One of my graduate students worked some ggplot magic and created an almost Light Bright-esqe plot of our very own Goldy Gopher. She also, thoughtfully, published a tutorial on her blog. Read and enjoy! [visit Rita’s blog here]
If you’ve ever been to an R workshop I gave, you probably heard me say “if the only thing you get out of this workshop is that RStudio projects are awesome and you should use them, this workshop was worth your time”. And I stand by this statement, they are awesome!1
But sometimes you just want a project-less RStudio! When, you ask? Imagine you have an RStudio project open where you’re writing course slides, or a blog post, or a package… And then imagine a student asks a coding question and you want to run their code quickly but don’t want to populate your environment with the objects that code creates.
It took me all of 30 minutes from starting this mini-project to writing this post. This is not meant to be a brag, but instead an ode to reproducibility. Last year for JSM 2018 I made a Shiny app to browse the conference schedule. I personally found that app really useful, and I know a few others did as well. And I saved my code in a GitHub repo.
Now that JSM 2019 is almost here, I thought I’d try my code again.
I have been meaning to try out the gt package for a while now, but didn’t really have a great use case for it. However over the last few days I have been looking over the useR 2019 schedule and felt like I would have an easier time picking talks yo attend if the schedule was formatted in wide format (talks occurring at the same time in different rooms listed next to each other) as opposed to the long format.
Much has been written in statistics and data science education literature about pedagogical tools and approaches to provide a practical computational foundation for students. However a common friction point for getting students (and faculty) started with computing is installation and setup. If you’ve heard me talk about teaching R, you’ve probably heard me mention the following day one dilemma:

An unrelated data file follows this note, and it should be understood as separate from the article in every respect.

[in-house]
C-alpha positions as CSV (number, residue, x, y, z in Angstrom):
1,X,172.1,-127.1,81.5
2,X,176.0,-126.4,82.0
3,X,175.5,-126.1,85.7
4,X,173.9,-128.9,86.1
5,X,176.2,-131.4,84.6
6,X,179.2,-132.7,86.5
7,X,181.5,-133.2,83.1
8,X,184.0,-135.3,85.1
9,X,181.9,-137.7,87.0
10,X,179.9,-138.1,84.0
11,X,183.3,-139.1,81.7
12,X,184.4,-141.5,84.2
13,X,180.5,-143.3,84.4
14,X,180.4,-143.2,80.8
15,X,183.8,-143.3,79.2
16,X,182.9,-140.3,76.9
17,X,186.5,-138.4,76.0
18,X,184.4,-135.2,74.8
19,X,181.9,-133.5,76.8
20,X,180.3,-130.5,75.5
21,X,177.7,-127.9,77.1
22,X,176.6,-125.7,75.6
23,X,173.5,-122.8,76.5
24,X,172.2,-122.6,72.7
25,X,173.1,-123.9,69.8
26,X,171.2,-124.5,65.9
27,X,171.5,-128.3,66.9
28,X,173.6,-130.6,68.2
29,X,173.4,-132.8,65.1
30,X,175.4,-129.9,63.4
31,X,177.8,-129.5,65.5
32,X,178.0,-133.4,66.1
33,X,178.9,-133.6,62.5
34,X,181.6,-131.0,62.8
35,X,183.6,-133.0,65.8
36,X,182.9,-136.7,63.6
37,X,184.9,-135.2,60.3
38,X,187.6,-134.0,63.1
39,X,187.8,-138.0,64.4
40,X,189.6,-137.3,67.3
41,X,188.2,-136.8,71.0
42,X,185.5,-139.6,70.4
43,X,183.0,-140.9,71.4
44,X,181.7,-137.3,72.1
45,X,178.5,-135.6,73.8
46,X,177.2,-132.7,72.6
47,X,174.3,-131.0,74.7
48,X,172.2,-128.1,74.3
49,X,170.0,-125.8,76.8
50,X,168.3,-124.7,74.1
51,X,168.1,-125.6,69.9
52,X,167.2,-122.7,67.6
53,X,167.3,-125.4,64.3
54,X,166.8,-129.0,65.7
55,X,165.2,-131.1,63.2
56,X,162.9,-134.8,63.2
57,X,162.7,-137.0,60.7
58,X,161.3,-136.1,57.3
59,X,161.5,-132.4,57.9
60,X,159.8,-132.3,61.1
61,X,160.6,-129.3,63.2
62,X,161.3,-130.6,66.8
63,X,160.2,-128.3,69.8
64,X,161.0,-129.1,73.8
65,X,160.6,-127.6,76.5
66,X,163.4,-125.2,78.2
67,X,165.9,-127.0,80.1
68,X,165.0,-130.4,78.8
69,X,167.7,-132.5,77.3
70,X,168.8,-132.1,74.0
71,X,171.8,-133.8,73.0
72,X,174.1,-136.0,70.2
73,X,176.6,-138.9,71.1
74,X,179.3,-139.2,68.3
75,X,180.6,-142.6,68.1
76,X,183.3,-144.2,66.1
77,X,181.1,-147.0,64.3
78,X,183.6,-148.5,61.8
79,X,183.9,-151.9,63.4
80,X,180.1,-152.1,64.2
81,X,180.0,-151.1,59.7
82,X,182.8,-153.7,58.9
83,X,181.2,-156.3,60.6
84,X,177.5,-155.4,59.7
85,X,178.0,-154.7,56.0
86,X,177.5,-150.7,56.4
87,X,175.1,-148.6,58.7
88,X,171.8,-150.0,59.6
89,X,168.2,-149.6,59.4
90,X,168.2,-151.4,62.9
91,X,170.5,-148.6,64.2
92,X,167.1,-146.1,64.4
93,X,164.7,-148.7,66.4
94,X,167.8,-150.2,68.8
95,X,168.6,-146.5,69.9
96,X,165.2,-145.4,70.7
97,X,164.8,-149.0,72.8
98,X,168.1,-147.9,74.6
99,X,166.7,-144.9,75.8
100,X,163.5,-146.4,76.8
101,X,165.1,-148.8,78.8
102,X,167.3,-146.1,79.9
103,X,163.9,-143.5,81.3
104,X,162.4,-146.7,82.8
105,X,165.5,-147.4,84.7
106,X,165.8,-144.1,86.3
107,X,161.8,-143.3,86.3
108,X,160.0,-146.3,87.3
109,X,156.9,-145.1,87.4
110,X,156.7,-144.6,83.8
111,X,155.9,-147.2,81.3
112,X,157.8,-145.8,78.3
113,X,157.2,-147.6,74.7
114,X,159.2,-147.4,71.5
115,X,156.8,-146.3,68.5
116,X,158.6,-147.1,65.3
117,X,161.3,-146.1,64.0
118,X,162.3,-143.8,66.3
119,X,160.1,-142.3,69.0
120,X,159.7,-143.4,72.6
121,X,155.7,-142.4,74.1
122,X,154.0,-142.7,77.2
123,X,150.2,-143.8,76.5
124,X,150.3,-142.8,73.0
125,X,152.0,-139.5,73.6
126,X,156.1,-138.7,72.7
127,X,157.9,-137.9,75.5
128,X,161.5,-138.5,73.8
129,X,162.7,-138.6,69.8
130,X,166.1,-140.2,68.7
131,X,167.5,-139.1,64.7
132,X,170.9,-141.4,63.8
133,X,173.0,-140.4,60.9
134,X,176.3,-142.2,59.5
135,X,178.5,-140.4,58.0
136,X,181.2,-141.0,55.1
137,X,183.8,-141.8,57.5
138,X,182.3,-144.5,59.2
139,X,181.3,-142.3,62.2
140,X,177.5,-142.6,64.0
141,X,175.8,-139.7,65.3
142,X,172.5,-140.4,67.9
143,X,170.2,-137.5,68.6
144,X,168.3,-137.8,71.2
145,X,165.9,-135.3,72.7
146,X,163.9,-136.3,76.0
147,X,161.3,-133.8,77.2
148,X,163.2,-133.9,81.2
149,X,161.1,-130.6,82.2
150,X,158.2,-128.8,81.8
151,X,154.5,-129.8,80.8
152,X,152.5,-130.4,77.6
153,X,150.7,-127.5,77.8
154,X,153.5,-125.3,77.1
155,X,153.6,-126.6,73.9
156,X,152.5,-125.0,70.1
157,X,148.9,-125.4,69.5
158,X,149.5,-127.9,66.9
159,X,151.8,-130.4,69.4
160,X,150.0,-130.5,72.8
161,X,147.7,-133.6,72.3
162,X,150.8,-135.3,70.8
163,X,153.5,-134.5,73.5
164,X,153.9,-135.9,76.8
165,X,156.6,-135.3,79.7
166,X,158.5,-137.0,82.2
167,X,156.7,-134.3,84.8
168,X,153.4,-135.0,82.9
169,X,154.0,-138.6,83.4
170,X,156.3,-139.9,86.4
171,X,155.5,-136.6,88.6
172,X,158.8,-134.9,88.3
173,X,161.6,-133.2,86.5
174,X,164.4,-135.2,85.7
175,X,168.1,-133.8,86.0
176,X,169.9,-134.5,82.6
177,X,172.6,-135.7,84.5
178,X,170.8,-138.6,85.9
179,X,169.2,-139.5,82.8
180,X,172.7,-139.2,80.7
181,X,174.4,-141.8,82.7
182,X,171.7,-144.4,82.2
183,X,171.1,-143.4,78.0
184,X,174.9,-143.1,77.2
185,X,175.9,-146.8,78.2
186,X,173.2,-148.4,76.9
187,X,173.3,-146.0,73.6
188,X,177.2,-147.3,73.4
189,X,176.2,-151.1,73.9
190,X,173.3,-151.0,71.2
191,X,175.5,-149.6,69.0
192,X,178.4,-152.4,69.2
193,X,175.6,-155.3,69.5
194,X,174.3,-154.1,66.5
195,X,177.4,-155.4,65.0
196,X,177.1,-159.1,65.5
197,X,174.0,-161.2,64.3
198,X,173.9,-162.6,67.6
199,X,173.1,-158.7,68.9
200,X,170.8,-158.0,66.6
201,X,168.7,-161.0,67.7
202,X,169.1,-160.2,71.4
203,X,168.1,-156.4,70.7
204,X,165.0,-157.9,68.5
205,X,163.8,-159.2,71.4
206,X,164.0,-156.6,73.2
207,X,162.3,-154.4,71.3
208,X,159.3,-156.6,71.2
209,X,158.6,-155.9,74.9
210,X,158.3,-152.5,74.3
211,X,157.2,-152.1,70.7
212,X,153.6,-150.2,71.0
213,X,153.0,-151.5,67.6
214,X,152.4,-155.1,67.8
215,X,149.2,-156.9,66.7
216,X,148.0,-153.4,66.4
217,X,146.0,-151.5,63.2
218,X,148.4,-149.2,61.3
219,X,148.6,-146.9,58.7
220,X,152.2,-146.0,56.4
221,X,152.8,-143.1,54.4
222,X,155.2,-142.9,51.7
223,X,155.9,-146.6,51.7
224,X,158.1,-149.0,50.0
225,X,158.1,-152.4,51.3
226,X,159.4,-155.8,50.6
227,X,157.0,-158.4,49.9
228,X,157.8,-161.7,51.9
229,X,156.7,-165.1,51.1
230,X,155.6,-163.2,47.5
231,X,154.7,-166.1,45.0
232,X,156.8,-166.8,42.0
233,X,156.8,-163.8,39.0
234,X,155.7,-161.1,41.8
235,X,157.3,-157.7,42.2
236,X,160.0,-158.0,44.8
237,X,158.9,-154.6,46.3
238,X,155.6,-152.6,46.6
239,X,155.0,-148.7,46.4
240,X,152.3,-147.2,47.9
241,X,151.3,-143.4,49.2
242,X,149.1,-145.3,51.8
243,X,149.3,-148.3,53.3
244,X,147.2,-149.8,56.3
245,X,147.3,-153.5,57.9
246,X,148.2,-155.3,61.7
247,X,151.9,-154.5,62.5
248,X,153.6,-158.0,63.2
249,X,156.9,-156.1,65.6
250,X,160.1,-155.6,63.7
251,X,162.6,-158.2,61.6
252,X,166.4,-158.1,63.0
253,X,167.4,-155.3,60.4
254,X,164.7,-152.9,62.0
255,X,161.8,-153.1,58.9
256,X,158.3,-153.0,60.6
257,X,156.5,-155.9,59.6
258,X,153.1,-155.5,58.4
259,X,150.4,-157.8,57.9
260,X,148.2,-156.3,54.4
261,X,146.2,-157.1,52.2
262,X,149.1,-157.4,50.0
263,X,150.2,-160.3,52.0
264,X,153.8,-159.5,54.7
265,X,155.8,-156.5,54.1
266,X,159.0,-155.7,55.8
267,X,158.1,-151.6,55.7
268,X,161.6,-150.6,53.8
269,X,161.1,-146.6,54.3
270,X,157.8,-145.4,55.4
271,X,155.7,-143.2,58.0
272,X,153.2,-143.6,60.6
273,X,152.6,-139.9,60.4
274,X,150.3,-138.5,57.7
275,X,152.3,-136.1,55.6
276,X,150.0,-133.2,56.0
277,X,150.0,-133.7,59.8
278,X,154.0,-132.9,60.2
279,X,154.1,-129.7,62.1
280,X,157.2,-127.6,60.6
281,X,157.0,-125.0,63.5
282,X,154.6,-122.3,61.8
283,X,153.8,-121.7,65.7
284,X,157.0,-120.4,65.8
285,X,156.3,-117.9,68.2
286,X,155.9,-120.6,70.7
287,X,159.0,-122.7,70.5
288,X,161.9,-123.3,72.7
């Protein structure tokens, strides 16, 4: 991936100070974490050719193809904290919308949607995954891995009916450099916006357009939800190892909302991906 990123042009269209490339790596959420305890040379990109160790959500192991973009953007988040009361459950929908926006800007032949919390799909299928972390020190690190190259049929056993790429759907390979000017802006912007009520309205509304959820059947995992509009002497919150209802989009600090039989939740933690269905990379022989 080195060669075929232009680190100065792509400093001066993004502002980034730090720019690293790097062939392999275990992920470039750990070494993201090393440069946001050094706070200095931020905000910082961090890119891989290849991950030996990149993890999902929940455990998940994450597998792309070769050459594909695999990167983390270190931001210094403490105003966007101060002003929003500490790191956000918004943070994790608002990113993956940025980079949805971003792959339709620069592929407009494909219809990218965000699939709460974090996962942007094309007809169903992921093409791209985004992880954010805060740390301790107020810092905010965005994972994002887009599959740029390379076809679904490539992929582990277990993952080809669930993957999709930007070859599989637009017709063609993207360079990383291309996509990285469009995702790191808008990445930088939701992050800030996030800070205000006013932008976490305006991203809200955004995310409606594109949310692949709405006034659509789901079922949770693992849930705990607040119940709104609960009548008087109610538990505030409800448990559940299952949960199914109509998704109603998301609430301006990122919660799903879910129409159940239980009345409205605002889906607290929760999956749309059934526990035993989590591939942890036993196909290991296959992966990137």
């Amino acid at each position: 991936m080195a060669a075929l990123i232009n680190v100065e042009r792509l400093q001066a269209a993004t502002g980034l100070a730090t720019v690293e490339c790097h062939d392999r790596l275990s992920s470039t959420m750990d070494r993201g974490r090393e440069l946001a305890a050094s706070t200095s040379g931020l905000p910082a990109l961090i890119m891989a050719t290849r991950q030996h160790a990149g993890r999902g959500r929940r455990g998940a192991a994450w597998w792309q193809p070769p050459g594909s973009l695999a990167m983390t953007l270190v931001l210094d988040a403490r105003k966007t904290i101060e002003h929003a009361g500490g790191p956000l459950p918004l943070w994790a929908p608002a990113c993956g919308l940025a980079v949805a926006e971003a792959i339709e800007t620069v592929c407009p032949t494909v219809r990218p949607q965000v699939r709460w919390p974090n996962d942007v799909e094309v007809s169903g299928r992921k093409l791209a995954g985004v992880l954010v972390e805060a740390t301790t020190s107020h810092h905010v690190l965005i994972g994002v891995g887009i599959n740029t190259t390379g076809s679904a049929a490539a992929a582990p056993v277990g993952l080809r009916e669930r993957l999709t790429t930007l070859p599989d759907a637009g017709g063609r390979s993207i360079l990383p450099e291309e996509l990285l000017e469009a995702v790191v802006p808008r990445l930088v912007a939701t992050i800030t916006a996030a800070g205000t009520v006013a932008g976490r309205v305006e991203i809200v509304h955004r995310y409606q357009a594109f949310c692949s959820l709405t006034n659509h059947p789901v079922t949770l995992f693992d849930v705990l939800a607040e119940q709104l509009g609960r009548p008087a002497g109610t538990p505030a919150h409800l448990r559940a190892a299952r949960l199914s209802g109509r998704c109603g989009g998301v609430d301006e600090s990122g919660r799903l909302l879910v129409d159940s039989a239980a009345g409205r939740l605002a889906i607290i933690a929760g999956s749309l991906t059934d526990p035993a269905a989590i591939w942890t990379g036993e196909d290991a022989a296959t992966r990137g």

Option 1 😰 Option 2 😎 1.
First, if you don’t know what KonMari means, see here. My interpretation, based on having watched the Netflix series and not having read the books, is that you get rid of things that don’t give you joy. This is a huge oversimplification of Marie Kondo’s KonMari Method, but it’s the bit that’s relevant to this post.
Now back to regular programming…
As of two days ago I was watching over 2000 GitHub repositories!
I’m excited to announce that, with support from the National Science Foundation (pending final approval), the Section on Statistics and Data Science Education will host the 2nd annual Preparing for Careers in Teaching Statistics and Data Science Workshop in Fort Collins, Colorado, on July 27 (immediately prior to JSM 2019 in Denver, Colorado). The workshop is designed for graduate students and recent PhDs interested in careers in teaching statistics and data science.
Citizen Statistician is back from a hiatus! I hope to post more regularly in the coming weeks, including writing a post on converting from WordPress to blogdown.
I have recently been dealing with time zone changes. I’ll say a bit more about it shortly. But first, here is a picture of my 2 year old “dealing” with time zone changes.
His schedule is completely thrown off, he doesn’t know what to do with himself, so he keeps moving around in his room in his sleep.
I was traveling at the end of last week, which means I had some time to listen to podcasts while in transit. This American Life is always a hit for me, though sometimes I can’t listen to it in public because the stories can be too sad, and then I get all teary eyed in airports…
This past week’s was both fun and informative though. I’m talking about Episode 630: Things I Mean to Know.
Recently the blog Brain Pickings wrote about the set of hand-drawn visualizations that Civil Rights activist W.E.B. Du Bois commissioned for the1900 World’s Fair in Paris. (In a previous post, Rob wrote about an art exhibit he saw that featured artistic interpretations of these plots.)
Every time I see these visualizations I am amazed—they are gorgeous and the detail (and penmanship) is amazing. The visualizations included bar charts, area plots, and maps—all hand-drawn!
A little over a year ago, we decided to propose a data visualization course at the first-year level. We had been thinking about this for awhile, but never had the time to teach it given the scheduling constraints we had. When one of the other departments on campus was shut down and the faculty merged in with other departments, we felt that the time was ripe to make this proposal.